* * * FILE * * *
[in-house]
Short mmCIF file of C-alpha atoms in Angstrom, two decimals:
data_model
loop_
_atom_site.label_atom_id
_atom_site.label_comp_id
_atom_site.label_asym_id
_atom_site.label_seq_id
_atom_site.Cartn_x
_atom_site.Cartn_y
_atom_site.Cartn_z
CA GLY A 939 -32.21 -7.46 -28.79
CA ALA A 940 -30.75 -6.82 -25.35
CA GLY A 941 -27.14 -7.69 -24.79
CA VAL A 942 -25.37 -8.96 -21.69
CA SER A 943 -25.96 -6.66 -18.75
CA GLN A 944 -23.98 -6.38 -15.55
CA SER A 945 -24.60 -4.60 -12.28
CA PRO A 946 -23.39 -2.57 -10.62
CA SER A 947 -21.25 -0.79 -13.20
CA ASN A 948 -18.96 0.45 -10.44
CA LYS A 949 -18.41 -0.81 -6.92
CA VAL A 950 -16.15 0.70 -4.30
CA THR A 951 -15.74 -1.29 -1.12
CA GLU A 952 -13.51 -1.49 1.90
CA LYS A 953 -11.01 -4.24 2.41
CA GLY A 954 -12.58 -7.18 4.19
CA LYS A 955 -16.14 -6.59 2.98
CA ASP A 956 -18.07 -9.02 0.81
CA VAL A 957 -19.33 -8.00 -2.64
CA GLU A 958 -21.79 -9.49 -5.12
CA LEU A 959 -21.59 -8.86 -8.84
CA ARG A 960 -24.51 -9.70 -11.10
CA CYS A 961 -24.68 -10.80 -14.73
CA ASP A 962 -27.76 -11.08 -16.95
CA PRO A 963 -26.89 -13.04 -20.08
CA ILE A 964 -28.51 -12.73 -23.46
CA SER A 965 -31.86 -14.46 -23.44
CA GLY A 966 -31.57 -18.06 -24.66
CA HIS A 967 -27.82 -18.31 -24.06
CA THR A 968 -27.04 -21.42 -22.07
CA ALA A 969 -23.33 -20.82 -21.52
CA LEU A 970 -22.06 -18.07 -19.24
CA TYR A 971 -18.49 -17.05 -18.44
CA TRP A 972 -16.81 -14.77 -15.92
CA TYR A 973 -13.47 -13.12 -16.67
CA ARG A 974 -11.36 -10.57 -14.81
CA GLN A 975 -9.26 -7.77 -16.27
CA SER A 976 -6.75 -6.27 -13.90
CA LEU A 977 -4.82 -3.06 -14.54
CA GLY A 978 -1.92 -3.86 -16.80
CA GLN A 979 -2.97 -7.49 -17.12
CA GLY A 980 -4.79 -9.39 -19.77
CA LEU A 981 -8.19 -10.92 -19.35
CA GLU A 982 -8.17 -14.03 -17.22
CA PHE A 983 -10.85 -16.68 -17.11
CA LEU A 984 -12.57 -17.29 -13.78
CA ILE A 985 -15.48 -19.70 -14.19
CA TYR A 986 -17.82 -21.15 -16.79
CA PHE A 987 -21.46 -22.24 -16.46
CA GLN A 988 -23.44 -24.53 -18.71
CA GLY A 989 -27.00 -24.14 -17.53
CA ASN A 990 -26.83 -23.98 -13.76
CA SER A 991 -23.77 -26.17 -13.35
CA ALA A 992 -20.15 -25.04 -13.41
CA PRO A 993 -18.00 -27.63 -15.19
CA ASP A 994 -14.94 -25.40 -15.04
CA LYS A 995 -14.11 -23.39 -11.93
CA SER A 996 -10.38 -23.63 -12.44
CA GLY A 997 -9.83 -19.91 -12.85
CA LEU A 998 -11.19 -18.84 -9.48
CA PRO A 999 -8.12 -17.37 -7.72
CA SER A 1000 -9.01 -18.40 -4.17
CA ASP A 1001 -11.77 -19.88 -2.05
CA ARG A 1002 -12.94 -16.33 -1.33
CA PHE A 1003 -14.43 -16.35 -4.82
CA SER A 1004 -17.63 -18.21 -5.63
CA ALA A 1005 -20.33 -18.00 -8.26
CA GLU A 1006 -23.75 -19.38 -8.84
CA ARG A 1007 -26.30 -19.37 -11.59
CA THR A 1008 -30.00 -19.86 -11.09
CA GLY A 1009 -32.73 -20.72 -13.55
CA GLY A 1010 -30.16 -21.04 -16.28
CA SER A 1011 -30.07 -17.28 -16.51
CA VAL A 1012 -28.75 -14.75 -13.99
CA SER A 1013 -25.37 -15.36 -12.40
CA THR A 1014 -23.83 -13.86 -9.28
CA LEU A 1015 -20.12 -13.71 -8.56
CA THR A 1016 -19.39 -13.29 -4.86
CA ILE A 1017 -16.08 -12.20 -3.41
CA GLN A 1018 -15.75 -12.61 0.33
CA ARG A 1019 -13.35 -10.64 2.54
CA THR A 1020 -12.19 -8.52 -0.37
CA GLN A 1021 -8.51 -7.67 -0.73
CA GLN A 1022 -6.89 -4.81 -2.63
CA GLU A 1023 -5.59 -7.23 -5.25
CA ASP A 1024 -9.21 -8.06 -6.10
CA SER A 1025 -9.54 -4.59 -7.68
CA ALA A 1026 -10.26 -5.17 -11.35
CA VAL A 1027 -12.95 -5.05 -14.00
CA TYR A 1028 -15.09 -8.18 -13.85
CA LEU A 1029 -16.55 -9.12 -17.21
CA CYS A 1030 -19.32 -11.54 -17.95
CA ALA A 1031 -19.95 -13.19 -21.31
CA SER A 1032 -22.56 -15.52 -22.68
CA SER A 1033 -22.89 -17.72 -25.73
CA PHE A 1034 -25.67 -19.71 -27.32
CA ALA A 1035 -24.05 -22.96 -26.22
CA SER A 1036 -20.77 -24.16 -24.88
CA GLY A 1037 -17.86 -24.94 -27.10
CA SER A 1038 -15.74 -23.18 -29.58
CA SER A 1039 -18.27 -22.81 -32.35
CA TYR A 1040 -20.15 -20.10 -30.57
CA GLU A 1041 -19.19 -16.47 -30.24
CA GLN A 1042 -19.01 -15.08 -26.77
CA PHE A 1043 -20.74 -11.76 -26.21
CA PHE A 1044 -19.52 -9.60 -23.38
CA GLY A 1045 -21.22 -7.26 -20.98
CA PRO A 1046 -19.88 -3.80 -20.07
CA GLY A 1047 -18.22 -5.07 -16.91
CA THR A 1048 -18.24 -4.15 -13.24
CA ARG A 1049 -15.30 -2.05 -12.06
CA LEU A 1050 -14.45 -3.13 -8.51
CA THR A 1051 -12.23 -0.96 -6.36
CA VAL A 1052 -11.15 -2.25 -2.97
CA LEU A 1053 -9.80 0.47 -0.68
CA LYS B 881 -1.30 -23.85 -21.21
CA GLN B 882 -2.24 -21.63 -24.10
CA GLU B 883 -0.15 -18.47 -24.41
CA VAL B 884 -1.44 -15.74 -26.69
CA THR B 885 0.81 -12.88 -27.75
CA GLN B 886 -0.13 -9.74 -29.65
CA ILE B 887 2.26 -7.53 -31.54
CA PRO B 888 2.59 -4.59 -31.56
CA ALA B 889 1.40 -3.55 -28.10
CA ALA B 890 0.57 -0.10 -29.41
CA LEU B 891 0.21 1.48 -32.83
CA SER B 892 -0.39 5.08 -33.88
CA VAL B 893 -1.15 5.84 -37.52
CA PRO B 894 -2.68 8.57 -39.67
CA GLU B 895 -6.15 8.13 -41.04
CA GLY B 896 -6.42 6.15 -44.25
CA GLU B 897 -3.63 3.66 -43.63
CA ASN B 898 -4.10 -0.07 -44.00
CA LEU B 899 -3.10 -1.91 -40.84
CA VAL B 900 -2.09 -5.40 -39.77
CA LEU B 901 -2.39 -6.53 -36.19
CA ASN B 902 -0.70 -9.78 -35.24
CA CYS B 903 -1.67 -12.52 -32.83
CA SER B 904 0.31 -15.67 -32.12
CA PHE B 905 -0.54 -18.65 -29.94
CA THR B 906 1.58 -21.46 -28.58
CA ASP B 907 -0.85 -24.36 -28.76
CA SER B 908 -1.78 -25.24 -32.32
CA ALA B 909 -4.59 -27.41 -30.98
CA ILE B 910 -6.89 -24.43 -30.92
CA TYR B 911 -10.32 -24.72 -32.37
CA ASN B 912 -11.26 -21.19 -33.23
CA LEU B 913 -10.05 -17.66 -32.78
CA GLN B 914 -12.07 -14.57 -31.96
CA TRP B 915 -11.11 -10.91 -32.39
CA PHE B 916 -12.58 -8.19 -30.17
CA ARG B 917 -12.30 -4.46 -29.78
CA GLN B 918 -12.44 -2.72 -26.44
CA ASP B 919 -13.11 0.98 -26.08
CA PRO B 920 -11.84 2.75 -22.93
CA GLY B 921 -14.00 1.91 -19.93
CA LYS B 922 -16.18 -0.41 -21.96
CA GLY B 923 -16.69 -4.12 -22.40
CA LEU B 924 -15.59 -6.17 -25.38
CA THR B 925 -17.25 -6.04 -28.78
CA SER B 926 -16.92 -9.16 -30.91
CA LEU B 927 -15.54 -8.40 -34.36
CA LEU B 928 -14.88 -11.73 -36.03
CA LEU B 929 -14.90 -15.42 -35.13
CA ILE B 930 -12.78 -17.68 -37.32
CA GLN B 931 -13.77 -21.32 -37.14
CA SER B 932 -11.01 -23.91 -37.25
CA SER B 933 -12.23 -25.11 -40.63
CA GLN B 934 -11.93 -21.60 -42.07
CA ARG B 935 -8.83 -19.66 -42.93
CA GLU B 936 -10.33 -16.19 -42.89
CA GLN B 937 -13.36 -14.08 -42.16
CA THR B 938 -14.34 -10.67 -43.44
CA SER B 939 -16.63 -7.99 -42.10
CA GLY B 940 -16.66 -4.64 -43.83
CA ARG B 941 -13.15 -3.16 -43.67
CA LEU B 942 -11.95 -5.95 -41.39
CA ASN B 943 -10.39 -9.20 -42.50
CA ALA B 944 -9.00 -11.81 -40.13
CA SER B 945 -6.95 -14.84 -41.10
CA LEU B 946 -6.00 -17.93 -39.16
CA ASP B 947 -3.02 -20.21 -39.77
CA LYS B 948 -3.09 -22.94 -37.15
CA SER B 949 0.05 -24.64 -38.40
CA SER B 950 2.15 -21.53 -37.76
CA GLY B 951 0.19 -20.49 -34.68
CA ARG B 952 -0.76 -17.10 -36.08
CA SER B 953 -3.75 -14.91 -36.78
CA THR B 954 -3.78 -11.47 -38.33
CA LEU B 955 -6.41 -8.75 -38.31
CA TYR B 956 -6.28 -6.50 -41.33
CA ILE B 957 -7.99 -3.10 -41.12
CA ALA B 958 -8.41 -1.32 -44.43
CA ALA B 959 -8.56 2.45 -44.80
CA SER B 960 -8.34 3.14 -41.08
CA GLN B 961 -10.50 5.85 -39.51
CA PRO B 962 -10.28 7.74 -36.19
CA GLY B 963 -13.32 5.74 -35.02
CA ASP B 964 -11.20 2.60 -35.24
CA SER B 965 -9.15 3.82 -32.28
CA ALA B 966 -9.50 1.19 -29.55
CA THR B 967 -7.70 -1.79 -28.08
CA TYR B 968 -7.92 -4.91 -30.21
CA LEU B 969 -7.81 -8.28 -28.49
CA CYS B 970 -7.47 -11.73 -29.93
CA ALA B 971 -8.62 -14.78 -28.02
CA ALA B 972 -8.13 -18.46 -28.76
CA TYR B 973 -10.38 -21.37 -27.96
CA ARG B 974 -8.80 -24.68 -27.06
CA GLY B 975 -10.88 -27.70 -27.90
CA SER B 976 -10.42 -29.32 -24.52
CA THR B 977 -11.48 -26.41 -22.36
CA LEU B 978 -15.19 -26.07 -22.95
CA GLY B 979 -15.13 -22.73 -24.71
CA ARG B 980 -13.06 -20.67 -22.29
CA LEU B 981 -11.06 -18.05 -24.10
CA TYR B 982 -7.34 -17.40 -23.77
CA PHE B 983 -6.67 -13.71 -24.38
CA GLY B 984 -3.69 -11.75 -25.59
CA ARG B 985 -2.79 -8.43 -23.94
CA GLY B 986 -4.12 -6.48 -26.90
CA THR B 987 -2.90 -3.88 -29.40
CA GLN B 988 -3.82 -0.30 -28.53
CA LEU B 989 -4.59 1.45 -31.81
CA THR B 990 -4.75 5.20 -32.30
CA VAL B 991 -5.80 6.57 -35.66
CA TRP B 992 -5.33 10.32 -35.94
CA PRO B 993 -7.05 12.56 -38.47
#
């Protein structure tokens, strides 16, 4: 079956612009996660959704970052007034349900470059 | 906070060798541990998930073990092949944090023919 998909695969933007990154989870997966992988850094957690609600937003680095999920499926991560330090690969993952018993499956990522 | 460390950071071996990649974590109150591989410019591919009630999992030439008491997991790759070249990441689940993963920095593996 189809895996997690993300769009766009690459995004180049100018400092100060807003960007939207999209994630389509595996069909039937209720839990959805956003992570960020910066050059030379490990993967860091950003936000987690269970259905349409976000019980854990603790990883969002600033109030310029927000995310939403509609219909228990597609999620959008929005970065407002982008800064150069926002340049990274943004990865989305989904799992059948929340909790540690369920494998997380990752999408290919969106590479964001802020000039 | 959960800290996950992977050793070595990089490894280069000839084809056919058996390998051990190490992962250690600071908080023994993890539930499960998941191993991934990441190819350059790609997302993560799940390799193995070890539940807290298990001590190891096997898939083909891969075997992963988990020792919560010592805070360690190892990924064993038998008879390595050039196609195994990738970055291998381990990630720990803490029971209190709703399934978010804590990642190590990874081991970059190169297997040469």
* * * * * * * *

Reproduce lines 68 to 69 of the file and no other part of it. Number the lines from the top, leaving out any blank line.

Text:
CA LYS A 995 -14.11 -23.39 -11.93
CA SER A 996 -10.38 -23.63 -12.44